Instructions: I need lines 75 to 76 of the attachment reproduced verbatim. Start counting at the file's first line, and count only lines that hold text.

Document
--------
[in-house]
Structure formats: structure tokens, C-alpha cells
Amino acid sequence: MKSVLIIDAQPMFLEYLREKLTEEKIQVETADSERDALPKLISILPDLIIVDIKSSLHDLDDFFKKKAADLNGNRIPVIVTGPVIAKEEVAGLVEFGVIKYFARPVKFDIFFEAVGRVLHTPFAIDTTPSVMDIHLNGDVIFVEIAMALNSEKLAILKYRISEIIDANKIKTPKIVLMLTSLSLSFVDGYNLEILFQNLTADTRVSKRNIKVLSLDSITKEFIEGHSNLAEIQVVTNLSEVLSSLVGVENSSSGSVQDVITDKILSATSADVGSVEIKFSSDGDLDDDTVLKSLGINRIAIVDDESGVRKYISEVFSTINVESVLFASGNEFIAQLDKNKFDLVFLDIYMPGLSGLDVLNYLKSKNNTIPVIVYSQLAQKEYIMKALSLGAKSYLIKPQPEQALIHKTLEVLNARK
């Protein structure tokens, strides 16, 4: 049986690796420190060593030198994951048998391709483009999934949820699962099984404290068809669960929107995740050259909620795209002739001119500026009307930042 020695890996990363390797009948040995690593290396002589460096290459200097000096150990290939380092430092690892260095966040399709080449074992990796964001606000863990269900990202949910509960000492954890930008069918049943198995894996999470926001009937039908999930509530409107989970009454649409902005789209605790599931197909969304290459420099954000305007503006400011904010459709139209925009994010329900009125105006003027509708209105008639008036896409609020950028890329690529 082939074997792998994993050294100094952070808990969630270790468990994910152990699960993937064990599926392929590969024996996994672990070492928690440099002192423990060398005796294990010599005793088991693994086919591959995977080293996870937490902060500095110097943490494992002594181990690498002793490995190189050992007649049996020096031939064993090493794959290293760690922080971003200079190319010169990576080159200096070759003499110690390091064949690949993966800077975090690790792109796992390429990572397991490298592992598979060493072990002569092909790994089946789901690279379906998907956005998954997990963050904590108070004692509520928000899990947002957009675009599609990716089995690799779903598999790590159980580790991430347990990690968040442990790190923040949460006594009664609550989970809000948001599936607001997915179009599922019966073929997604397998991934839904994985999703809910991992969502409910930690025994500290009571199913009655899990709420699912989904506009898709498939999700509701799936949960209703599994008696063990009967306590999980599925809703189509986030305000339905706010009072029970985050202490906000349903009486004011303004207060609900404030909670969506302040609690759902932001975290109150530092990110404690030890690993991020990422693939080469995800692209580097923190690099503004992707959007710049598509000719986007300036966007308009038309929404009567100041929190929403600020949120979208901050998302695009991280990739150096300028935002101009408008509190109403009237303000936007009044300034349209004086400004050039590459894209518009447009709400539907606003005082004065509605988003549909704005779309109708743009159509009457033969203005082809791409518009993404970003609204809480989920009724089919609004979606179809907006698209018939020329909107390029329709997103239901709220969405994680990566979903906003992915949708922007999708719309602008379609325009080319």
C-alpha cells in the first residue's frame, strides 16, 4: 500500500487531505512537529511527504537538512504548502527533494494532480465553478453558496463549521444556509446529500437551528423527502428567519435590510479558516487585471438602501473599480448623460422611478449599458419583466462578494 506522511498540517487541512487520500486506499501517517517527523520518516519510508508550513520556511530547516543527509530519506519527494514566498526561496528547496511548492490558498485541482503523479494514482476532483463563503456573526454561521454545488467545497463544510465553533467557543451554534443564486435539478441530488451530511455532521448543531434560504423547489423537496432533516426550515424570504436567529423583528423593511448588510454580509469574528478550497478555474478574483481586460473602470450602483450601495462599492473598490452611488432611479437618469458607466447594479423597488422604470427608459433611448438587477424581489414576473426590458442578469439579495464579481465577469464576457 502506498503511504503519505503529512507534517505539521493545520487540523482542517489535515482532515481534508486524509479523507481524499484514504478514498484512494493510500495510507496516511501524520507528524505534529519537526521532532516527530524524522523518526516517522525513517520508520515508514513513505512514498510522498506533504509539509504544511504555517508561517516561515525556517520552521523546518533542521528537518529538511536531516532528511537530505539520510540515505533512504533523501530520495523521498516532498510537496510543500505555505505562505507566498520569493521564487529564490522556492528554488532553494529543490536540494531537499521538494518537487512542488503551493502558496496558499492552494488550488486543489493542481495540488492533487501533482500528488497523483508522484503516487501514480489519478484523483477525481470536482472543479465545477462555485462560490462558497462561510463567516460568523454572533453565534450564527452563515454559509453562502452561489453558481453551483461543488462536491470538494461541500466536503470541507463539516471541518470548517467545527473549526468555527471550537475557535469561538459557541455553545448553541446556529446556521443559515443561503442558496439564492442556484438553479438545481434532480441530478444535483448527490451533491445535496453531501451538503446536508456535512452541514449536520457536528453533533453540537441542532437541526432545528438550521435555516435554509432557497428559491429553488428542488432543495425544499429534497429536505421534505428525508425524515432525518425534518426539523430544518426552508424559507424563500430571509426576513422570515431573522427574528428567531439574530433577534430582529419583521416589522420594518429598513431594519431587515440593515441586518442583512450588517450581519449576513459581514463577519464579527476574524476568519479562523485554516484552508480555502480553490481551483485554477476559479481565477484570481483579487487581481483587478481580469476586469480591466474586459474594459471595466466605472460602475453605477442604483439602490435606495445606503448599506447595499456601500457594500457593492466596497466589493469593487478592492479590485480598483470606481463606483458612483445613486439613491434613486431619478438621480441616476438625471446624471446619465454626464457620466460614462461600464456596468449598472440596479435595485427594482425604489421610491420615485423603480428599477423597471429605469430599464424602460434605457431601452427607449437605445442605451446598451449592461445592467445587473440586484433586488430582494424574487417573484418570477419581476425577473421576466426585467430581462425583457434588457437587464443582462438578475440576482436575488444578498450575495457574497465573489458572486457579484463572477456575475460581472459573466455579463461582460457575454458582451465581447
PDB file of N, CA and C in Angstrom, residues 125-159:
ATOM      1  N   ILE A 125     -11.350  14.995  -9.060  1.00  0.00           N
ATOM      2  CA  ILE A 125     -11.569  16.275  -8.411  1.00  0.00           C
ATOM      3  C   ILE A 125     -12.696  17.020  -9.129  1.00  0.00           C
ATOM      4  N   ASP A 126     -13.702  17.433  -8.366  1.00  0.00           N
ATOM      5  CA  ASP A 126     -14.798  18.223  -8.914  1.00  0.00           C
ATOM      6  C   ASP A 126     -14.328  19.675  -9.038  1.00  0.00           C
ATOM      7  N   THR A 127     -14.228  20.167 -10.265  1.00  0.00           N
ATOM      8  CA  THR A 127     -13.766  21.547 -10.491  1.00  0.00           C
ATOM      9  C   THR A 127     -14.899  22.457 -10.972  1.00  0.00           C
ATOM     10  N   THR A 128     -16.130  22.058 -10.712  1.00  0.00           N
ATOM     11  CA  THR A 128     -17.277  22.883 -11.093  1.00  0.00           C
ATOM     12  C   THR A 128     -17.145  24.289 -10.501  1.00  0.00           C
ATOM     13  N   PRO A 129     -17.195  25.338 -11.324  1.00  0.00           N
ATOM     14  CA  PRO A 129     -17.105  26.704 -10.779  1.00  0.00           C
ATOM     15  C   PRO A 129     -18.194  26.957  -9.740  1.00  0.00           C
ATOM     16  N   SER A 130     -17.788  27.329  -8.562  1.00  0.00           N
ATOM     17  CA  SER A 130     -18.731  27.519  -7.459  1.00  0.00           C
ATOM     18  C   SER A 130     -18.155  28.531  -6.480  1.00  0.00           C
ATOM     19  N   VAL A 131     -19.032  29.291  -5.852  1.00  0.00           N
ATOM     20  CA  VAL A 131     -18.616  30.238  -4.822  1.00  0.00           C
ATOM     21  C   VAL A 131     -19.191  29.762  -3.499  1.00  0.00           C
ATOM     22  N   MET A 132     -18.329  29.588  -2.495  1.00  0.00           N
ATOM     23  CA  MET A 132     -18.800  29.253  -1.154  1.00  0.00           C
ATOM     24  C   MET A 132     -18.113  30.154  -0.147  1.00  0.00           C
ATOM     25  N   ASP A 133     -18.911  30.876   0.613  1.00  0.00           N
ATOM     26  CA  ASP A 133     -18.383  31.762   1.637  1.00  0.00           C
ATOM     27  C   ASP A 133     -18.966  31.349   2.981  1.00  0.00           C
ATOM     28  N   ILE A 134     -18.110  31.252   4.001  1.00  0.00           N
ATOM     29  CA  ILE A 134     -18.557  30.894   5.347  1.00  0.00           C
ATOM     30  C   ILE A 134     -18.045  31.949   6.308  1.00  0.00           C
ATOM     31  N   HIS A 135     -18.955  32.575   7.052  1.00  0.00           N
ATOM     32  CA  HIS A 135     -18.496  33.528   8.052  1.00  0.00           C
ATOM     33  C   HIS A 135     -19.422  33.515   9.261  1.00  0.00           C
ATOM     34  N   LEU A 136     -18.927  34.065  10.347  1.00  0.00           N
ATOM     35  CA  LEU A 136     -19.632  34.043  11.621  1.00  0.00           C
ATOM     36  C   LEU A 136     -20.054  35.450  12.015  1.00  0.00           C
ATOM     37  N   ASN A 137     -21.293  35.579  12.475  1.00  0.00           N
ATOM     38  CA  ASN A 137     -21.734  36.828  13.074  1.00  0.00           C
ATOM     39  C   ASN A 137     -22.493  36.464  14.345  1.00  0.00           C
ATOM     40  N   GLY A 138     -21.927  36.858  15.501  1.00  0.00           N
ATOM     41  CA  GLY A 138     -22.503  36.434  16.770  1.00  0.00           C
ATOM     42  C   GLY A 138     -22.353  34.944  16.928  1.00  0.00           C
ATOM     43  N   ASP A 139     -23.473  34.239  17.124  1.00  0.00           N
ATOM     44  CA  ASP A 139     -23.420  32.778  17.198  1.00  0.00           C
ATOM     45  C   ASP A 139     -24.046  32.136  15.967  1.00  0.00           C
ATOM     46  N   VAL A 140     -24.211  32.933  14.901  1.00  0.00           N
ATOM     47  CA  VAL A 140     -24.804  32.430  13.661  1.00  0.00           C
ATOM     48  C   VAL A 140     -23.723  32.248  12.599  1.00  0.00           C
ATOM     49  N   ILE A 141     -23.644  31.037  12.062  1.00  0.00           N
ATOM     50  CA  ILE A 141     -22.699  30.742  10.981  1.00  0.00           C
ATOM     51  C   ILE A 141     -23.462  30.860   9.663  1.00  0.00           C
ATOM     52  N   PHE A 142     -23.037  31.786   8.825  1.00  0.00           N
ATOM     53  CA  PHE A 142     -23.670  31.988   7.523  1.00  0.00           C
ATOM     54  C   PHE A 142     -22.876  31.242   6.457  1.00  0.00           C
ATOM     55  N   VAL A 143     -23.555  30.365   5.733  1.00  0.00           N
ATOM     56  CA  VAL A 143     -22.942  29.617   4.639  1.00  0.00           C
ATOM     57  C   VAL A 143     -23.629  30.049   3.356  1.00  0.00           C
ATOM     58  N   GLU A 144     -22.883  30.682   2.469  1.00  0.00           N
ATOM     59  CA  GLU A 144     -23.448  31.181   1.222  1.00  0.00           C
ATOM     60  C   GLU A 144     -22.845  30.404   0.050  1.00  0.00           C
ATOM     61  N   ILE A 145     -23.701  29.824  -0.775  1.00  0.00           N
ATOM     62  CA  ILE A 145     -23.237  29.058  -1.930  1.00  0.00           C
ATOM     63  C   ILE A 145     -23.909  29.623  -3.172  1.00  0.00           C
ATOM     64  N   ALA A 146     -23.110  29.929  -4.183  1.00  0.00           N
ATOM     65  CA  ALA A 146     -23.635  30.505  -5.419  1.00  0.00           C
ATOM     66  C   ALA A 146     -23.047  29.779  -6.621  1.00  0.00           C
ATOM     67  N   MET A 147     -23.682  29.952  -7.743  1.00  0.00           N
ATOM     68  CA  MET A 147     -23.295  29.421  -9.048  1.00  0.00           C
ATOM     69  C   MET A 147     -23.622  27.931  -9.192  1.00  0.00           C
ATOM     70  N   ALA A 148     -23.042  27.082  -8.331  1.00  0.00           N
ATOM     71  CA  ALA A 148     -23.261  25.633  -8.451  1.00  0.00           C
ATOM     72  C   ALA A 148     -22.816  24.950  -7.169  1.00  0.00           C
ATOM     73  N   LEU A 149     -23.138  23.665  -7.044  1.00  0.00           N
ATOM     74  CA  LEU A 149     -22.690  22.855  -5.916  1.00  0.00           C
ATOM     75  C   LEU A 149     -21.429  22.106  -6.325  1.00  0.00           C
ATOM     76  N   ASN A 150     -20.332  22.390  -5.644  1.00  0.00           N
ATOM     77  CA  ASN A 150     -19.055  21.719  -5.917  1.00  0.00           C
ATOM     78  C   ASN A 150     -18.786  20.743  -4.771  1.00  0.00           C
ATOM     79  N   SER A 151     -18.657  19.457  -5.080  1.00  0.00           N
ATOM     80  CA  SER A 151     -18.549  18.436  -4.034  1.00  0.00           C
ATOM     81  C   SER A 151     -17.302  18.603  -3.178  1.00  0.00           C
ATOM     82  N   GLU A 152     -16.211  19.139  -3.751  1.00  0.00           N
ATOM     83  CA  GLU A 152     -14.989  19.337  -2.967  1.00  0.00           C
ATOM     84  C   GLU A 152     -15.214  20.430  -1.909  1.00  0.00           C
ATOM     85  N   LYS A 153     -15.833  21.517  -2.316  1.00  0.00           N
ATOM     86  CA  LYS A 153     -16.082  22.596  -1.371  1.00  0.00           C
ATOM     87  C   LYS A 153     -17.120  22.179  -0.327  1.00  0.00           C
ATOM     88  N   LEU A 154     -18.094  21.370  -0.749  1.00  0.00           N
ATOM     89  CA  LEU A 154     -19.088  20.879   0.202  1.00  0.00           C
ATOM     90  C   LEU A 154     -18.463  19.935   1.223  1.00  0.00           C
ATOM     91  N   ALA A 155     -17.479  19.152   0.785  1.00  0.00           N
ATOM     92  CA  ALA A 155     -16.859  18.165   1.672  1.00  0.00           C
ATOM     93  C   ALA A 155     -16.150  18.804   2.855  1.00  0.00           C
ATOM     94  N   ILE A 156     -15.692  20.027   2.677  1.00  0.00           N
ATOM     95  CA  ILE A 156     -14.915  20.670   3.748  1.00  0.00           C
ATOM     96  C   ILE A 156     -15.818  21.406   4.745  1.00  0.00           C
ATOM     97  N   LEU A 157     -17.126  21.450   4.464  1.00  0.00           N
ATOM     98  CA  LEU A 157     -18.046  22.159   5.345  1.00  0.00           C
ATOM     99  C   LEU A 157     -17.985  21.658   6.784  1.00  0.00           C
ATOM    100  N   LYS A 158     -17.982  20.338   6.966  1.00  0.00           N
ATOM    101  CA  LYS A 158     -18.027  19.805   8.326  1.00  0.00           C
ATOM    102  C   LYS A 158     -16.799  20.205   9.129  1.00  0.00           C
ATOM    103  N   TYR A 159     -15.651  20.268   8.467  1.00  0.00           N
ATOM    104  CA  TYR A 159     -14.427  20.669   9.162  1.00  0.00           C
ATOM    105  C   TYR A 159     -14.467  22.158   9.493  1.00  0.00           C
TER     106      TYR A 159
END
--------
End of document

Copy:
ATOM     69  C   MET A 147     -23.622  27.931  -9.192  1.00  0.00           C
ATOM     70  N   ALA A 148     -23.042  27.082  -8.331  1.00  0.00           N